2. Understand and describe the principles and basic equations of water flow and to apply them to various practical situations.
      3. Carry out basic measurements in the wave and current flumes at the hydraulic laboratory.
      4. Understand, describe and apply the concepts of hydrology needed for their specialisation.
      5. Understand the concepts of Geographical Information Systems and apply them in practical examples relevant to their specialization.
      6. Understand the main techniques of remote sensing and know when their use is appropriate or inappropriate.
    • Hydrogeology Required
      Upon completion, the participant should be able to:
      1. understand groundwater occurrences, aquifer classification and aquifer properties in various geological settings;
      2. understand the concepts related to groundwater storage, recharge and discharge;
      3. understand steady state and transient groundwater flow processes and their physical description;
      4. the ability to apply analytical solutions to solve steady state and transient groundwater problems;
      5. determine groundwater balances and to carry out pumping test analyses.
    • Surface Hydrology Required
      Upon completion, the participant should be able to:
      1. Explain the global hydrological cycle and water budget, the global energy budget, and the relation between, hydrology, climate, soils and vegetation.
      2. Explain the surface hydrological processes related to evapotranspiration, soil water movement and rainfall-runoff dynamics, and the concepts and theories that describe the physics of these processes.
      3. Independently apply the understanding with analytical methods and conceptual models to quantitatively assess the surface hydrology for situations at catchment scales.
    • Water Quality Required
      Learning Objectives
      1. Apply basic chemical principles and determine reactions that play a role in the determination and evolution of water quality;
      2. Determine the various (contaminant) transport mechanisms taking place in (sub)surface hydrology;
      3. Apply appropriate methods to monitor, analyze and assess the water quality characteristics of hydrological systems.
    • Tracer Hydrology and Flow Systems Analysis Required
      Upon completion, the participant should be able to:
      1. apply knowledge of the concepts of tracer hydrology, with emphasis on environmental isotopes.
      2. apply knowledge of the concept of hydrochemical facies analysis.
      3. independently use these methodologies to quantitatively assess characteristics of hydrological flow systems.
      4. carry out comprehensive hydrological flow systems analyses in surface water and groundwater systems in different hydro-climatic regions and geological conditions.
    • Hydrological Data Collection and Processing Elective
      Upon completion, the participant should be able to:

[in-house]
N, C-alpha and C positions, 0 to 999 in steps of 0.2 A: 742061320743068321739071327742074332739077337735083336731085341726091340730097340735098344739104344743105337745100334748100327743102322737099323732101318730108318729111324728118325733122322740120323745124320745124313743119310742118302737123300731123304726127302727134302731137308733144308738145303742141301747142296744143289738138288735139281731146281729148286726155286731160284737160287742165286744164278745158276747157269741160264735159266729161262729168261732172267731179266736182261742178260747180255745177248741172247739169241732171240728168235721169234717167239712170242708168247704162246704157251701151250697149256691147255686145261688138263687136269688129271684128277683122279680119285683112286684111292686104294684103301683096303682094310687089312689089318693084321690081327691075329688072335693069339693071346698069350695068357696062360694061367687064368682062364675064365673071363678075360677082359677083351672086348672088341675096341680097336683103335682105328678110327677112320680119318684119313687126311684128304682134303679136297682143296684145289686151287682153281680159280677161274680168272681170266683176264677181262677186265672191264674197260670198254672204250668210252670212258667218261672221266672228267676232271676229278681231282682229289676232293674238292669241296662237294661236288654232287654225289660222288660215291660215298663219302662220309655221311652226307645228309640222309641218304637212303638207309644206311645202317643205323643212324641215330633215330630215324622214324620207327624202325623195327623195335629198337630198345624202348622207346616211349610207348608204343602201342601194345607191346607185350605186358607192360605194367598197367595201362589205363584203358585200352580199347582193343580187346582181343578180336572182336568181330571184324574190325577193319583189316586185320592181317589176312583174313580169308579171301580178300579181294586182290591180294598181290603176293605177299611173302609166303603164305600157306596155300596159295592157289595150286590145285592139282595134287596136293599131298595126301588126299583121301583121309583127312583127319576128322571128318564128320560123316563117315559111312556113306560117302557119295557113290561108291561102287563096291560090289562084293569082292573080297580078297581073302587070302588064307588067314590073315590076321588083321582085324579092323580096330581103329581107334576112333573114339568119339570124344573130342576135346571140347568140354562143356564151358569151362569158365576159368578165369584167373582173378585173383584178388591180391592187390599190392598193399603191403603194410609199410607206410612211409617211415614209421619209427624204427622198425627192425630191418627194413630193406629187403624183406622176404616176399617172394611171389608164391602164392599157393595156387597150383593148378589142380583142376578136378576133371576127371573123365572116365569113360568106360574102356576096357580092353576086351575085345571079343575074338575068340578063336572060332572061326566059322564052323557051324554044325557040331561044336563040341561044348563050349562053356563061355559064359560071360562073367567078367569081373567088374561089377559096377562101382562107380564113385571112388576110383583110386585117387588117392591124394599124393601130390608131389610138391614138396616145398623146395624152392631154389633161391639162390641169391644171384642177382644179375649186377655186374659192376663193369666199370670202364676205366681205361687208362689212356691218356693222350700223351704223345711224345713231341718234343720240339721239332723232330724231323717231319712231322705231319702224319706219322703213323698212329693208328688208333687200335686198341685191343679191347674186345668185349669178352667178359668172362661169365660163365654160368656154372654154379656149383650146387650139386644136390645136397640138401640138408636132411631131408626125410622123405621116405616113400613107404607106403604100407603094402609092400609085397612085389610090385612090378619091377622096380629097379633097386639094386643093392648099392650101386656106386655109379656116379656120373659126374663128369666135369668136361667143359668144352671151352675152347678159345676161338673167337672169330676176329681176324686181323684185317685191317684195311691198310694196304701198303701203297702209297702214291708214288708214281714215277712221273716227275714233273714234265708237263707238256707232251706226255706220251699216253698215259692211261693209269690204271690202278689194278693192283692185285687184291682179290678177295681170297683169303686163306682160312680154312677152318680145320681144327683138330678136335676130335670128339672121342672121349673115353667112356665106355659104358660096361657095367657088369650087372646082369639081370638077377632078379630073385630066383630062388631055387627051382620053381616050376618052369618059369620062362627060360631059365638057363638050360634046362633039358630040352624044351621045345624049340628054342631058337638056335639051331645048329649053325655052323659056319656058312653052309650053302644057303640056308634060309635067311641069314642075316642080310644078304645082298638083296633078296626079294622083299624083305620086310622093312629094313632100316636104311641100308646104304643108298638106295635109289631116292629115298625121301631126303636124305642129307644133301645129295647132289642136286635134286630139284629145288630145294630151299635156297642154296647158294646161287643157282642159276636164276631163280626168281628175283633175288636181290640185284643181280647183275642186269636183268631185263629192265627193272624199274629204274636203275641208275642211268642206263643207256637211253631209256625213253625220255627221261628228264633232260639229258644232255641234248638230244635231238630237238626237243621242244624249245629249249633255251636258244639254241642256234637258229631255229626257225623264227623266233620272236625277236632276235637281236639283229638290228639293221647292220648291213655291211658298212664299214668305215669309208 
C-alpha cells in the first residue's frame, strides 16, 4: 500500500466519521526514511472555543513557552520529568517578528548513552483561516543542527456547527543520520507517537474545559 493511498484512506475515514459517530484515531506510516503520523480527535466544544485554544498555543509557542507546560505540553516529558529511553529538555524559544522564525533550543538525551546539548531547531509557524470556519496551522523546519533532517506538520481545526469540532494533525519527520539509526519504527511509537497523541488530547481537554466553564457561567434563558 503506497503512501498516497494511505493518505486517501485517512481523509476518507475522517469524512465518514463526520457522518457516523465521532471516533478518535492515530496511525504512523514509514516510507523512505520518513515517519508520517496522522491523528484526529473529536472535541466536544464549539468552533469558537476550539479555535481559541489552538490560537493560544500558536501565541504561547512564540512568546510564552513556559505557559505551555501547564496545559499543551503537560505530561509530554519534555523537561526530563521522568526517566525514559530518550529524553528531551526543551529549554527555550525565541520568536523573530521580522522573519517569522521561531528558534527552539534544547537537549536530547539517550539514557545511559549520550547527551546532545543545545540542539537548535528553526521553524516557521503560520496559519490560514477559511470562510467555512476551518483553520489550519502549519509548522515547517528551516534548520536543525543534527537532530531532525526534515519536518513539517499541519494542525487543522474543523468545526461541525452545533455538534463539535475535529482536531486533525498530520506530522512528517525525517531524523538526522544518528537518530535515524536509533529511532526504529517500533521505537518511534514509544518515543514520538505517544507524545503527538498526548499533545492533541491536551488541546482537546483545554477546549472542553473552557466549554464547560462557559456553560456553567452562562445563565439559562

1. Comprehend the need for hydrological data and information, and the roles and functions of National Hydrological Services.
      2. Comprehend the activities involved in water resources-related data collection, processing, storage and retrieval.
      3. Explain the principles and concepts used in hydrological observing networks and routine data collection.
      4. Apply standard methods for processing and analyzing hydrological data to prepare water resources information.
      5. Apply hands-on experience with collecting, processing and comparative analysis of hydrometeorological station data.
    • Groundwater Data Collection and Interpretation Elective
      Upon completion, the participant should be able to:
      1. understand and interpret hydro(geo)logical time series and spatial data
      2. understand the underlying principles of methods applied to groundwater exploration and monitoring;
      3. plan a groundwater investigation programme and to interpret the results of such a programme;
      4. learn methods and procedures used in groundwater monitoring;
      5. design a groundwater monitoring network and to assess the required measurement frequencies.
    • Integrated Hydrological and River Modelling Elective
      Upon completion, the participant should be able to:
      1. Understand and describe the structure of physically-based hydrological models and the methods used by these models to simulate the behaviour of distinct hydrological phenomena;
      2. Distinguise components of hydrological modelling software for hydrodynamic simulation, catchment process simulation and surface water quality simulation;
      3. Translate a given hydrological problem into a model definition using available data;
      4. Conduct a model calibration/validation procedure and to interpret the simulation results to assess model performance and to suggest improvement in the model set-up; and
      5. Independently carry out a hydrological modelling study and to report the results.
    • Groundwater in Adaptation to Global Change Impacts Elective